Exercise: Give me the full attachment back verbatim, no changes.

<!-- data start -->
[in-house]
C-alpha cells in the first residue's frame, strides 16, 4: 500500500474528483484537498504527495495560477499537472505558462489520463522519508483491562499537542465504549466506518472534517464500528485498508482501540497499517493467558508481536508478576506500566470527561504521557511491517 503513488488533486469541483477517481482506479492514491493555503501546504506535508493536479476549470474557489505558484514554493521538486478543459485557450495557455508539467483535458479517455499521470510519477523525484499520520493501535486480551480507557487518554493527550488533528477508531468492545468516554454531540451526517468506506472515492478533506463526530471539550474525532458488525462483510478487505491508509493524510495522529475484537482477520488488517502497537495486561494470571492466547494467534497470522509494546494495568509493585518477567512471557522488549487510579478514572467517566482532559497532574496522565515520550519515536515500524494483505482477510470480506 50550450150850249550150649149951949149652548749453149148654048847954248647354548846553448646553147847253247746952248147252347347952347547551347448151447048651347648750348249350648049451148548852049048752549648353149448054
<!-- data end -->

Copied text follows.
[in-house]
C-alpha cells in the first residue's frame, strides 16, 4: 500500500474528483484537498504527495495560477499537472505558462489520463522519508483491562499537542465504549466506518472534517464500528485498508482501540497499517493467558508481536508478576506500566470527561504521557511491517 503513488488533486469541483477517481482506479492514491493555503501546504506535508493536479476549470474557489505558484514554493521538486478543459485557450495557455508539467483535458479517455499521470510519477523525484499520520493501535486480551480507557487518554493527550488533528477508531468492545468516554454531540451526517468506506472515492478533506463526530471539550474525532458488525462483510478487505491508509493524510495522529475484537482477520488488517502497537495486561494470571492466547494467534497470522509494546494495568509493585518477567512471557522488549487510579478514572467517566482532559497532574496522565515520550519515536515500524494483505482477510470480506 50550450150850249550150649149951949149652548749453149148654048847954248647354548846553448646553147847253247746952248147252347347952347547551347448151447048651347648750348249350648049451148548852049048752549648353149448054